Strolling along boardwalks, we peered into wooden, tin-roofed homes and stores once used by families that worked here. Fishing and canning equipment occupy the main building.
The company store (circa 1939) stocks boxes of White Owl cigars, cans of insect spray, bottles of Kik Cola and tube radios. The Mess Hall – now the Cannery Café – serves delicious salmon chowder and homemade baked goods.
Long before Prince Rupert
The sea’s bounty links the past and present. Coast Ts’msyen people have fished in this region for more than 10,000 years. Their art, ceremonial regalia, totem poles, songs, dances, traditions and culture enrich Prince Rupert today.
Totem poles – created by Ts’msyen and other First Nations – punctuate the city. Indigenous artists depict their family lineage and cultural heritage by carving family crests, humans, animals, birds and fish into the stately trunks of western red cedar trees.
In Prince Rupert, we viewed totem poles in Cow Bay, Sunken Gardens Park, Totem Park and at the not-to-be-missed Museum of Northern BC. Located steps from the cruise terminal, the museum’s exhibits, information plaques and tours portray thousands of years of local Indigenous history and culture.
In addition to totem poles, we admired masks, carvings, stone and wooden utensils, paintings, sculptures and ceremonial objects. Baskets – so tightly woven that they held water without leaking – and the shaman’s headdress made from grizzly bear claws were especially fascinating.
Informative videos described a totem pole-raising at the museum’s Carving Shed, the early days of halibut fishing and Indigenous weaving.
We admired works by Ts’msyen weaver William White. During the museum’s 1996 exhibit of his cedar bark and textile weavings, William wove the first Ts’msyen Raven’s Tail robe created since European contact. (Made from white mountain goat wool, these ceremonial robes feature black-and-white geometric designs.)
Archaeological artifacts in the museum include a petroglyph from the region and a replica of The Man Who Fell from Heaven (not currently on display). Numerous Ts’msyen oral histories explain the origins of the curious human impression embedded in stone on the rocky shores of Metlakatla, seven kilometres northwest of Prince Rupert.
David Archer, a retired anthropology instructor at Coast Mountain College, did 18 seasons of archaeological work in the Prince Rupert area and on its offshore islands. He notes that the region has close to 200 recorded archaeological sites, but the inventory is not yet complete, so there are likely more sites that are not yet identified and recorded.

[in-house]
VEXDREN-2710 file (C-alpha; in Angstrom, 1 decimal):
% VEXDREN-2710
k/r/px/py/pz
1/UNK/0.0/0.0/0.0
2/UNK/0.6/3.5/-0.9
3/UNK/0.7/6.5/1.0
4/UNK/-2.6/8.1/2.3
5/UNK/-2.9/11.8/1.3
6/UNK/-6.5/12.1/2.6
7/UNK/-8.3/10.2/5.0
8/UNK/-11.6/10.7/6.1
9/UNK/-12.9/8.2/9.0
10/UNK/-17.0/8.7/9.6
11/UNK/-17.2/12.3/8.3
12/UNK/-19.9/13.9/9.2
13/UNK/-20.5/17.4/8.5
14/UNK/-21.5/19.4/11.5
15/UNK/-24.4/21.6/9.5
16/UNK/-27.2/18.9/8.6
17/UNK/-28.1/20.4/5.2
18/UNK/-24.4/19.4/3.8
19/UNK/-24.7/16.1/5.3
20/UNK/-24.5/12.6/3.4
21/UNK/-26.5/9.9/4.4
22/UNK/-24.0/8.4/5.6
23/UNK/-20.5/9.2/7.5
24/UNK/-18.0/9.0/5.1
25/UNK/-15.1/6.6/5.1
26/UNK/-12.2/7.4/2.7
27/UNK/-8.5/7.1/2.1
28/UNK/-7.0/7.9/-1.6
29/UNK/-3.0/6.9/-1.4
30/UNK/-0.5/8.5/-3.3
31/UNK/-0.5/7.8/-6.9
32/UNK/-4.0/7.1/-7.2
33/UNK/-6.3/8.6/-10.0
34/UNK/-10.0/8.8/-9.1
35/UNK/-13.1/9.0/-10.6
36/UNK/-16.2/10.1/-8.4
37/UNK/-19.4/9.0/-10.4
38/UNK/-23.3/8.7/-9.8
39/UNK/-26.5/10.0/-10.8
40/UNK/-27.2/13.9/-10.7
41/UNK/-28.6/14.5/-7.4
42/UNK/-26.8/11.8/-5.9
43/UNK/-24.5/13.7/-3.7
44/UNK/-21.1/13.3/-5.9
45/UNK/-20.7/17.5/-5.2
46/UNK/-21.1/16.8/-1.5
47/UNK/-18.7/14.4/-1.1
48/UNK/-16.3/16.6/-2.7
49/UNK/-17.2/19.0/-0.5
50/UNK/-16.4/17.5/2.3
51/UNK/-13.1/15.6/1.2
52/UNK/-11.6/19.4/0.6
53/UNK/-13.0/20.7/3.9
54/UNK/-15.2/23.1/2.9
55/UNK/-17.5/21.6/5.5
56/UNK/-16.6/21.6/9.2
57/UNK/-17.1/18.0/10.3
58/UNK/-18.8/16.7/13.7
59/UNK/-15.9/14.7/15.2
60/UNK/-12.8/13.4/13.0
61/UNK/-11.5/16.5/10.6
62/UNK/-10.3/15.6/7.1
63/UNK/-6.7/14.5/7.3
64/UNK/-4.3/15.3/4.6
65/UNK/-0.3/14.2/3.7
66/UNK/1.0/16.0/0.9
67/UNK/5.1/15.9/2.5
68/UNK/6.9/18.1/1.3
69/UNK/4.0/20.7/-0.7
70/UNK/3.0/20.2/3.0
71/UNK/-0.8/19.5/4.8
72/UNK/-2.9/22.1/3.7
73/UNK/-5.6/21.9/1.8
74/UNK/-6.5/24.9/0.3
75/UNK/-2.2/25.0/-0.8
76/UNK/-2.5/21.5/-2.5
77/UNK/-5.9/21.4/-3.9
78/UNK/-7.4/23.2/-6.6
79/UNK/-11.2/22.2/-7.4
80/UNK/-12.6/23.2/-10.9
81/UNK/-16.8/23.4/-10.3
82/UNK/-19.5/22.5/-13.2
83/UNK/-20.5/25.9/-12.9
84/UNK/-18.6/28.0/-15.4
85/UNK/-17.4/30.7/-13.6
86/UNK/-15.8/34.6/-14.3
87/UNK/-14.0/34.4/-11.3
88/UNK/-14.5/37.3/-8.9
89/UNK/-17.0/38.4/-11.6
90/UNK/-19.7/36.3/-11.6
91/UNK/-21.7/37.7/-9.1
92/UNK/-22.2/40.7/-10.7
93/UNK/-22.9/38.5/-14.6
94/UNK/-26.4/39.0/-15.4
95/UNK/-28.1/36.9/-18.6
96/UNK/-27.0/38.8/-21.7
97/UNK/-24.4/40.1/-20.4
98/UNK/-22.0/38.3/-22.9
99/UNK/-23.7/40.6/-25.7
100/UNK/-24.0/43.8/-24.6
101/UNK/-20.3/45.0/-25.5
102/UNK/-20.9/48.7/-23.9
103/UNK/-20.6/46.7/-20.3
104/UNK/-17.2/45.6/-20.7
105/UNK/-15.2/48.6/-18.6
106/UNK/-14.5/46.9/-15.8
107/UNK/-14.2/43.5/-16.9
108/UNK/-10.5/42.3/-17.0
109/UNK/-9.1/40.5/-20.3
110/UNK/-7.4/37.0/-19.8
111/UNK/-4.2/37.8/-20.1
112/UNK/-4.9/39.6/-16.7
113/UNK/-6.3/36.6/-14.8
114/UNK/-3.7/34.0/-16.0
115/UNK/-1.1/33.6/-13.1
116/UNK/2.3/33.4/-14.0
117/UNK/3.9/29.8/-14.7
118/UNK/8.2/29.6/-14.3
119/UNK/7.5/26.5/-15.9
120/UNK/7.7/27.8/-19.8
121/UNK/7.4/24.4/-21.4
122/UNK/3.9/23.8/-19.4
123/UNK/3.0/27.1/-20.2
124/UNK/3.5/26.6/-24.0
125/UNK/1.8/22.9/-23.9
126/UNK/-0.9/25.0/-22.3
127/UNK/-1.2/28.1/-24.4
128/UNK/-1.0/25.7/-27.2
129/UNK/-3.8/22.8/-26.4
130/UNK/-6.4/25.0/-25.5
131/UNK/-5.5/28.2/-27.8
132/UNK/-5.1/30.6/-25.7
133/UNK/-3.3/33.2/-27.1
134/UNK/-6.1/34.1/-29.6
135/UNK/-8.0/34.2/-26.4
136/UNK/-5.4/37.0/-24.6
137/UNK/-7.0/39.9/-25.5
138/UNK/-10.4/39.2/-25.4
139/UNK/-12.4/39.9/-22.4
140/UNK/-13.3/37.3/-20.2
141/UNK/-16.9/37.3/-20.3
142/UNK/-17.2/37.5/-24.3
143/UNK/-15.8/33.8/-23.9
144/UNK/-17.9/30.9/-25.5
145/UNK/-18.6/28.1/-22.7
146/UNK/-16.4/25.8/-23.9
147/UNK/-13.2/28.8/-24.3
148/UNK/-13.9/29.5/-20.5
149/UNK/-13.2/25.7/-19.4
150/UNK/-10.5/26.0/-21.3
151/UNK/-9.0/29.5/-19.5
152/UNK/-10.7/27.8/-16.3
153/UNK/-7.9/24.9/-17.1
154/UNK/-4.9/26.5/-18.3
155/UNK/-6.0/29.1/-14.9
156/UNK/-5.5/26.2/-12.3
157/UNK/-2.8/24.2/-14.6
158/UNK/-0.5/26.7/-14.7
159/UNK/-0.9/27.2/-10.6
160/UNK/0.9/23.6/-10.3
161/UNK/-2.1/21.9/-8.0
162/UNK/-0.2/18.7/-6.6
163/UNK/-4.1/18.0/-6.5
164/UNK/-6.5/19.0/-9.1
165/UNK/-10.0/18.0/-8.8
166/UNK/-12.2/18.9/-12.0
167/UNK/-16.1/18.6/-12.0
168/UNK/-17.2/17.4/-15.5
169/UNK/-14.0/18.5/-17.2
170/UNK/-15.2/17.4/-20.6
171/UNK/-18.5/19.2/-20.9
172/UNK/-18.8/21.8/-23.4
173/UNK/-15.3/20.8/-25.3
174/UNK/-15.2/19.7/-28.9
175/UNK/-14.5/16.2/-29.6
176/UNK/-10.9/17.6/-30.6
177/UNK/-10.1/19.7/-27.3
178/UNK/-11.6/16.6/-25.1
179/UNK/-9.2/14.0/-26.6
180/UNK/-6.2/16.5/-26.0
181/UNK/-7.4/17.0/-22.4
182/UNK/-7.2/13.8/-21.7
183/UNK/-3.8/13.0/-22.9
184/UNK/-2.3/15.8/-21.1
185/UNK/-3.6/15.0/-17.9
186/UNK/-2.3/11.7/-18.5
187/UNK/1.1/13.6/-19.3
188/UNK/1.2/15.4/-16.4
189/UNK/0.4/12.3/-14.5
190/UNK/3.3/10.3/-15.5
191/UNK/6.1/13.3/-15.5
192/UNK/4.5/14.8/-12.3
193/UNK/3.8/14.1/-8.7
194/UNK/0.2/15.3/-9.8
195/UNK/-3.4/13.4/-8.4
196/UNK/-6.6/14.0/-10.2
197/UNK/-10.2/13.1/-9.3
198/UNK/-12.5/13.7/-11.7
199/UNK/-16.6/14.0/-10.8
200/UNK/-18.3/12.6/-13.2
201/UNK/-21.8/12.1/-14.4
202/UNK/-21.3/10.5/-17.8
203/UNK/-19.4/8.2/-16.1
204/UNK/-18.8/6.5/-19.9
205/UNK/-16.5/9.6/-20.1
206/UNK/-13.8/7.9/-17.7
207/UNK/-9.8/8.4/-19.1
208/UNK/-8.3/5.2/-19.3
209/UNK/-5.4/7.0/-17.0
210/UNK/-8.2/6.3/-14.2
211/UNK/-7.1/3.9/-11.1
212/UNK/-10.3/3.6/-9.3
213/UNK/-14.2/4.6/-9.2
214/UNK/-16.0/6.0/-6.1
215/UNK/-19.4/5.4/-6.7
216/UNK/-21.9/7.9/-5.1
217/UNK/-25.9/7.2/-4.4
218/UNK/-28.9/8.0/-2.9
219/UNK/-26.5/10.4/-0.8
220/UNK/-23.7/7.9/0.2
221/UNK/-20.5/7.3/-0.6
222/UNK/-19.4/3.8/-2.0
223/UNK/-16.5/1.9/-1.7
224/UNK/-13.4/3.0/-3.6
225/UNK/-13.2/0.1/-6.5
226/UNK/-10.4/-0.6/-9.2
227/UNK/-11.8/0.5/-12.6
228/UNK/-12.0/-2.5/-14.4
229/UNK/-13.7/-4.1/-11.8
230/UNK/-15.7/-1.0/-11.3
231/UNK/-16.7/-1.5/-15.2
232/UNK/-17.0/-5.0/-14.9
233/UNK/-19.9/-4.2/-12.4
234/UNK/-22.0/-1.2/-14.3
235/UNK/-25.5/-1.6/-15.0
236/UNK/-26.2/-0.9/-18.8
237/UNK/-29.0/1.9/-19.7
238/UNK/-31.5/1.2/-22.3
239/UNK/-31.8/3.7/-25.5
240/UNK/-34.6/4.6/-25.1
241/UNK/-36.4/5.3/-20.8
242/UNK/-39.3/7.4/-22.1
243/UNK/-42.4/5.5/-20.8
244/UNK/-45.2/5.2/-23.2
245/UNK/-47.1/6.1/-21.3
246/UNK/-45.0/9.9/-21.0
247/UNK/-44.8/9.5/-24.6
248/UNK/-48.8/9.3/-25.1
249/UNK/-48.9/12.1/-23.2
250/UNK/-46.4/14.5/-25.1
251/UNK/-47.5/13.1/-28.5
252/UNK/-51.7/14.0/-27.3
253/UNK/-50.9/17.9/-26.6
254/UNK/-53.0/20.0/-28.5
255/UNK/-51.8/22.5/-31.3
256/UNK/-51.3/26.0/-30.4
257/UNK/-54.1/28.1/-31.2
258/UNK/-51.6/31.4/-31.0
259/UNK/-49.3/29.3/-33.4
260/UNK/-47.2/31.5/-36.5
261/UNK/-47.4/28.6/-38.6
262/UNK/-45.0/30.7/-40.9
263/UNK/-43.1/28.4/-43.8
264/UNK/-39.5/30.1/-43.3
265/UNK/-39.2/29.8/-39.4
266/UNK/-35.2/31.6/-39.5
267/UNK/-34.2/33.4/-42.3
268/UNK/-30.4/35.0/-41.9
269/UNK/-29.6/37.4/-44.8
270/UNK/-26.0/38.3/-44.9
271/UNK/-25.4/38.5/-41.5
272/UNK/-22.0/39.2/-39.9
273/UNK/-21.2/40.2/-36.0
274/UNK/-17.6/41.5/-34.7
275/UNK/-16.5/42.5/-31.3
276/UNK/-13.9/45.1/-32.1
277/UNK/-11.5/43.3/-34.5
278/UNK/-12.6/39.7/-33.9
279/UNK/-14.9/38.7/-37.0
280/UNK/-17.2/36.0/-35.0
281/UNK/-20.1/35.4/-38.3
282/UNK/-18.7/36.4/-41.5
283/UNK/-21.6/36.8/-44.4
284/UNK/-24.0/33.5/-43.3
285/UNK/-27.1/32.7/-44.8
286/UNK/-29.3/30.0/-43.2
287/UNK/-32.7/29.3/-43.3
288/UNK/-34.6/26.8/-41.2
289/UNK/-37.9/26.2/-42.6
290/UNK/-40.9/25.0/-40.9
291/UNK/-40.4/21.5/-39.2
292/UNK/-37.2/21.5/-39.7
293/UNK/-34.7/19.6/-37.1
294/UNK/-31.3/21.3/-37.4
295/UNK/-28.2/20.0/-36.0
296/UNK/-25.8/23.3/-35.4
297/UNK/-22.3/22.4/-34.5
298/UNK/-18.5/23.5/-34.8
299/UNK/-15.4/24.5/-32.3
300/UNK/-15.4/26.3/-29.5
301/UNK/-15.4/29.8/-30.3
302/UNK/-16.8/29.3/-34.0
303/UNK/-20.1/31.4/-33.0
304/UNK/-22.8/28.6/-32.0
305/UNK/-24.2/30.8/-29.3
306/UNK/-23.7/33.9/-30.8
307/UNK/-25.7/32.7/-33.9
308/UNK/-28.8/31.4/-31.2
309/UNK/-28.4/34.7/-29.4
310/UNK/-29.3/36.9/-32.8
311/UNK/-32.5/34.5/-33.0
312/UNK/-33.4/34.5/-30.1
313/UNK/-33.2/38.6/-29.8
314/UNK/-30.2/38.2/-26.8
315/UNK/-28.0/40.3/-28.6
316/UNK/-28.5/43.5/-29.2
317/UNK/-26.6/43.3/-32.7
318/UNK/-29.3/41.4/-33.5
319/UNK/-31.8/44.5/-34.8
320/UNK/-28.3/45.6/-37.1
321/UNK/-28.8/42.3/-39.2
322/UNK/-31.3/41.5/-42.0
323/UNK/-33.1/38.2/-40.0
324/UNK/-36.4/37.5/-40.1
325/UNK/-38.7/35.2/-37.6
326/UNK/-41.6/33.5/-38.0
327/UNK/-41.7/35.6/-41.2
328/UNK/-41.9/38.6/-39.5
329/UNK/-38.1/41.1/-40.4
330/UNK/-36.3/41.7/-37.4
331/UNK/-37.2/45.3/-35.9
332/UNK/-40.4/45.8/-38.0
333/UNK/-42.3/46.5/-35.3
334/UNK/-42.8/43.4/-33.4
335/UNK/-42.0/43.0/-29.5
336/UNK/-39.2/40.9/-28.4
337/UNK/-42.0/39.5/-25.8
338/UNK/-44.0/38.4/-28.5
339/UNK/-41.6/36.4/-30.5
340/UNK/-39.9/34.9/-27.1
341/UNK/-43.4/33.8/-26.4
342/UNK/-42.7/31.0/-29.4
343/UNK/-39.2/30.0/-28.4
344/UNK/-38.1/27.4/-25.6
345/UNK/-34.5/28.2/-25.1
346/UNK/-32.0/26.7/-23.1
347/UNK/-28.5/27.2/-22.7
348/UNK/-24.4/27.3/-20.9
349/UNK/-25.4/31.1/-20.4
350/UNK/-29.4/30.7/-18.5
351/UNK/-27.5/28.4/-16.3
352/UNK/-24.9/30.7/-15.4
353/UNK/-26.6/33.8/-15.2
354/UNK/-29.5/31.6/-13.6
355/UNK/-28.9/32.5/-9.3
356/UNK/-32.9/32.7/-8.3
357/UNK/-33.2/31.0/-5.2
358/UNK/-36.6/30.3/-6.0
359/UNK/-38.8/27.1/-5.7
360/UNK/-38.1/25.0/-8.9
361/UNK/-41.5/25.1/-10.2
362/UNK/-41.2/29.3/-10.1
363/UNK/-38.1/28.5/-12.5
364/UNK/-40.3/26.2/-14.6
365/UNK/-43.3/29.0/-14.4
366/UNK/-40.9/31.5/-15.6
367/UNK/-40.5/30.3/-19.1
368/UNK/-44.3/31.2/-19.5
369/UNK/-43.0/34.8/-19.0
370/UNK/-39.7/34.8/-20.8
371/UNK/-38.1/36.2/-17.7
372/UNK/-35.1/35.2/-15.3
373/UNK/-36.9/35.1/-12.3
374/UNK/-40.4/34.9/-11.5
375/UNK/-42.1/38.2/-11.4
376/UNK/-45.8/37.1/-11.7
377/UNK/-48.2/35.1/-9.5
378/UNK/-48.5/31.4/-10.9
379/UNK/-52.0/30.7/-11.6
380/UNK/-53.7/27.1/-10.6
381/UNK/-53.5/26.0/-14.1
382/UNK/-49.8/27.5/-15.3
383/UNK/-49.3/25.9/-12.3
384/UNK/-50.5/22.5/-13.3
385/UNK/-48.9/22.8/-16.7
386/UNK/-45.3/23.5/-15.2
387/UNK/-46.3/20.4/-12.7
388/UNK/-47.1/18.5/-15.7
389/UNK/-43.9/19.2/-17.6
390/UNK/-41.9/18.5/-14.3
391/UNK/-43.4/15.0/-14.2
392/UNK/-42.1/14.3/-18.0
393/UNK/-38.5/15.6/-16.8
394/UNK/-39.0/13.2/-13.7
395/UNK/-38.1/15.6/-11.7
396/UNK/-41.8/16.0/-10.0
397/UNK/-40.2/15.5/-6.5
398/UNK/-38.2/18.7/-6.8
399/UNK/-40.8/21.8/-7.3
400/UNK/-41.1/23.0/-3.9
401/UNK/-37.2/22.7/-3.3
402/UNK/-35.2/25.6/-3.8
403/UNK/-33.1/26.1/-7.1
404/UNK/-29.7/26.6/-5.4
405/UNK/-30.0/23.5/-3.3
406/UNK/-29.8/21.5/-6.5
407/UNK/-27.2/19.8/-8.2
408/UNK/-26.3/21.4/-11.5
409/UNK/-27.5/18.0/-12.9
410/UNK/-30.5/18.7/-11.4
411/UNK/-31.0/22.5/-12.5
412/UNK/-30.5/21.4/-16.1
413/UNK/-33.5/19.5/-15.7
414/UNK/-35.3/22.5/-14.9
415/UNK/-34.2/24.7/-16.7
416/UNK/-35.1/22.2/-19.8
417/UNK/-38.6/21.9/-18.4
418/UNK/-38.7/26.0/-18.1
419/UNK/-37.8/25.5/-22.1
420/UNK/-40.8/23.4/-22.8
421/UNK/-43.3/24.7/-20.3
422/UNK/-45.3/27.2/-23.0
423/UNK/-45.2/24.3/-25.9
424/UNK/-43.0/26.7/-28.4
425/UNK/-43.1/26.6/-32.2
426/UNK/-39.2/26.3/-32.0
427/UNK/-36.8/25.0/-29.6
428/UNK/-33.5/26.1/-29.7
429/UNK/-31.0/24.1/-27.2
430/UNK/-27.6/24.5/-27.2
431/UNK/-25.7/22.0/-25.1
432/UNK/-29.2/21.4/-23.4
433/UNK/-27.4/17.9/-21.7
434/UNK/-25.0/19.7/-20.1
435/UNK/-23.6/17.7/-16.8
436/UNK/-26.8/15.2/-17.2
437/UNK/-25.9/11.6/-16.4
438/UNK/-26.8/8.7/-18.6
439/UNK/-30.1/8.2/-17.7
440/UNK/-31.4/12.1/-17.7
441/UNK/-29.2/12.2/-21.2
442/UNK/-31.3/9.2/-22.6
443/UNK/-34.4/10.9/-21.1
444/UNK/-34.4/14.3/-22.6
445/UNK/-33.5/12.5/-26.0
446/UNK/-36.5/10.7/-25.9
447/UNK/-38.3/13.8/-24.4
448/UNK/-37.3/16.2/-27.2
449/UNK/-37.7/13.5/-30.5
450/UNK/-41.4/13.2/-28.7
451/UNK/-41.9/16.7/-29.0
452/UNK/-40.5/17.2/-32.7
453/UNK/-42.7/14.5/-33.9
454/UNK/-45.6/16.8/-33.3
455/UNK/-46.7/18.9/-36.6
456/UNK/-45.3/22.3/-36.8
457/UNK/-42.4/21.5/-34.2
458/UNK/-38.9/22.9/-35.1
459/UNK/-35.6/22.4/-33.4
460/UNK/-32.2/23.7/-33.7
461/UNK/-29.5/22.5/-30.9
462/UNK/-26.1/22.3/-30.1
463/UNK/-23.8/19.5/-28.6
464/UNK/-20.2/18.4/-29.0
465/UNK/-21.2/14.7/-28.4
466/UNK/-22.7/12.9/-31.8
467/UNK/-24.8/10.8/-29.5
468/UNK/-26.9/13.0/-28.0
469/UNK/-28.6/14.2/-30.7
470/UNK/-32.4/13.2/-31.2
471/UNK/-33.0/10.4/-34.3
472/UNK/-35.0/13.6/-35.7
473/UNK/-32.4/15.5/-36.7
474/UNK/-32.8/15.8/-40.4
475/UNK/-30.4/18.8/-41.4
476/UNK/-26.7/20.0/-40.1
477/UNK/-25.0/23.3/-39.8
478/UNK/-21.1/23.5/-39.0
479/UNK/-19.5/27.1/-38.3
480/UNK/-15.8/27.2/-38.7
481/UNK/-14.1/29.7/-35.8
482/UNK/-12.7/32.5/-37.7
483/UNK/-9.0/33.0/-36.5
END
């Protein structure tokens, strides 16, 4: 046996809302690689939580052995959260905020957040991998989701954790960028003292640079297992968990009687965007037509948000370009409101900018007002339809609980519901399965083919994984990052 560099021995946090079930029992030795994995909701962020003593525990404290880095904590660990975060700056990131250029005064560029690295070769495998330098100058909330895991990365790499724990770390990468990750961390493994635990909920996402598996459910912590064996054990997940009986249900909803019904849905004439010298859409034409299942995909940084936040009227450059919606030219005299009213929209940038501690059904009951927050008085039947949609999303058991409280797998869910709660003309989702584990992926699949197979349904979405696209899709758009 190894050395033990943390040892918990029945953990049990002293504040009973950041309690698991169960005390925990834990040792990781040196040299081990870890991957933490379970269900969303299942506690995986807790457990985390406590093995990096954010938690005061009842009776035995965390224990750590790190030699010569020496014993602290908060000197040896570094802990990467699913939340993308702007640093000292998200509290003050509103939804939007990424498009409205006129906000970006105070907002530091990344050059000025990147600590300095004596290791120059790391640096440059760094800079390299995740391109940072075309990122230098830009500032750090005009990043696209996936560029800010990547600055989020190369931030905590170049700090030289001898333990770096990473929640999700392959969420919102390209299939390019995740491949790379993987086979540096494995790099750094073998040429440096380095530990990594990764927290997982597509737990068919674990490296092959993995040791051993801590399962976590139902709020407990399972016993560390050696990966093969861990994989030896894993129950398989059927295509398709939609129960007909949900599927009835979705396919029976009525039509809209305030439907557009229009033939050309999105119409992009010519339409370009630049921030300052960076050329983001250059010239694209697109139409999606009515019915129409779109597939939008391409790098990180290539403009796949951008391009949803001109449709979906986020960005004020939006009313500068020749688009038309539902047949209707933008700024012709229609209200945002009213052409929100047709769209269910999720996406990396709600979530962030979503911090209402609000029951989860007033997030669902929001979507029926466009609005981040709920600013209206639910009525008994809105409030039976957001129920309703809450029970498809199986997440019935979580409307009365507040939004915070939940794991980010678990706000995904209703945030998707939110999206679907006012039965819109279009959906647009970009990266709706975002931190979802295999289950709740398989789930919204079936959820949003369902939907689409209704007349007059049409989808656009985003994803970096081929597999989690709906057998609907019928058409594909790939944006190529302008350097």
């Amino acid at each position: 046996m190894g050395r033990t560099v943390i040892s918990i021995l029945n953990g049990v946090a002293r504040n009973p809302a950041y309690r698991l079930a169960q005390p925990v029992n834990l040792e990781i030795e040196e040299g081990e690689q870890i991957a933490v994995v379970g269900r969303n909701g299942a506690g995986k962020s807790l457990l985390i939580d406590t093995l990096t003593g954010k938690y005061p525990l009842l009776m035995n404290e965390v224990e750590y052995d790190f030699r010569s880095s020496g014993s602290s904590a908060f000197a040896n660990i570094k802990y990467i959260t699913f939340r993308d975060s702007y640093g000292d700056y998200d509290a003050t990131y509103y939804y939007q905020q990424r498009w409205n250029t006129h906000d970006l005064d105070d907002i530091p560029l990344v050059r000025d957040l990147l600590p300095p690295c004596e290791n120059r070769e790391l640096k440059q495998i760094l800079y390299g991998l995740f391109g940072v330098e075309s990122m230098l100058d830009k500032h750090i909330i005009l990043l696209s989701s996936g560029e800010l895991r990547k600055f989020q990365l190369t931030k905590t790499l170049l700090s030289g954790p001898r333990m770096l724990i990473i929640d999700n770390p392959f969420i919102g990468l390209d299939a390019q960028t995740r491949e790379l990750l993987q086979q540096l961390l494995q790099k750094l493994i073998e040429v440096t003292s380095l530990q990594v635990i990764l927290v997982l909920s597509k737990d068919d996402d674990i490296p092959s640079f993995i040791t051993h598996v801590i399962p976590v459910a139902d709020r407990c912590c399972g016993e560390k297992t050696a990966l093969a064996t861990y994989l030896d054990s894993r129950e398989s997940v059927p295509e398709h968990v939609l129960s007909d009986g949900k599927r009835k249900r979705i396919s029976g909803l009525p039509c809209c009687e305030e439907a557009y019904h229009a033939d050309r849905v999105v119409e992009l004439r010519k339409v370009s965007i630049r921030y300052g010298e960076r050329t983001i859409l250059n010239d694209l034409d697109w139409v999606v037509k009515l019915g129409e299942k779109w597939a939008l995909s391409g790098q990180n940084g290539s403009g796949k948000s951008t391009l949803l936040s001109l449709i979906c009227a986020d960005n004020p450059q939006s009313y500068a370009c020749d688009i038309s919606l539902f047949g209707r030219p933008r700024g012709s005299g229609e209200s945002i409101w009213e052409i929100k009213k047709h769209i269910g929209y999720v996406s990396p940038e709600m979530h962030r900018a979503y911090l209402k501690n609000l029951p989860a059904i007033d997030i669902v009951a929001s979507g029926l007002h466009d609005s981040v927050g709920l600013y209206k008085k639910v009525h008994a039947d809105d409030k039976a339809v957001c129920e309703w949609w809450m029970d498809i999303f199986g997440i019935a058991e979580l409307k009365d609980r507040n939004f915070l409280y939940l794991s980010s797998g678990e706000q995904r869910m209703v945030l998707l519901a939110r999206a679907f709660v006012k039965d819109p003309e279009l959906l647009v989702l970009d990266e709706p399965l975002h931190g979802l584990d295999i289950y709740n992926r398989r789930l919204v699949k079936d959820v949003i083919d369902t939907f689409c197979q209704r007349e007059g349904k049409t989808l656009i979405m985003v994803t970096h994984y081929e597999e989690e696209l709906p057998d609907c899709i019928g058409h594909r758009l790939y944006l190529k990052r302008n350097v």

Foraging for wild foods
Nowadays, Ts’msyen people still catch salmon and dry it as their ancestors did for millennia. The harvesting of traditional foods, including berries and seaweed, continues to be passed down through the generations as an important part of their culture.
A Walking Trails brochure – downloadable from the Visit Prince Rupert website – describes several trails around the city. As we strolled along the paths that hug the coastline, we spotted plants that were gathered by Indigenous people for food.
We sampled the crunchy, salty, pickle-like stems of glasswort plants, feasted on wild red huckleberries and tasted goose tongue. Also called sea plantain, goose tongue grows in intertidal areas and can survive saltwater immersions. Indigenous people harvested the fleshy green leaves in spring to eat raw or cooked.
We also ate cow parsnip raw, after peeling the thick stems. The taste and texture are similar to celery.
So many choices
With appetites stimulated by our walks, we were eager to try some local restaurants. For a city of 12,200 people, Prince Rupert offers a remarkable number of eateries.
We expected to find seafood on many menus. What astonished us was the number of ethnic restaurants – Chinese, Italian, Indian, Mediterranean, Middle Eastern and Vietnamese – in addition to steakhouses, British pubs, cafés, bakeries, fast-food outlets and delis.
Deciding to combine both seafood and international cuisine, we dined on sushi at a Japanese restaurant. The salmon tasted so fresh that it was likely pulled from the sea shortly before it reached our plates.
As for drinks, we were amazed to learn that Prince Rupert even has its own brewery – Wheelhouse Brewing Company. Located in a former blacksmith shop, it brews a variety of handcrafted beers using local ingredients such as Sitka spruce tips.
For us, it confirmed only one thing. Whether you travel here by air, road, rail, ferry or cruise ship, Prince Rupert is one surprising city.
By Barb & Ron Kroll
Barb & Ron Kroll publish the trip-planning website www.KrollTravel.com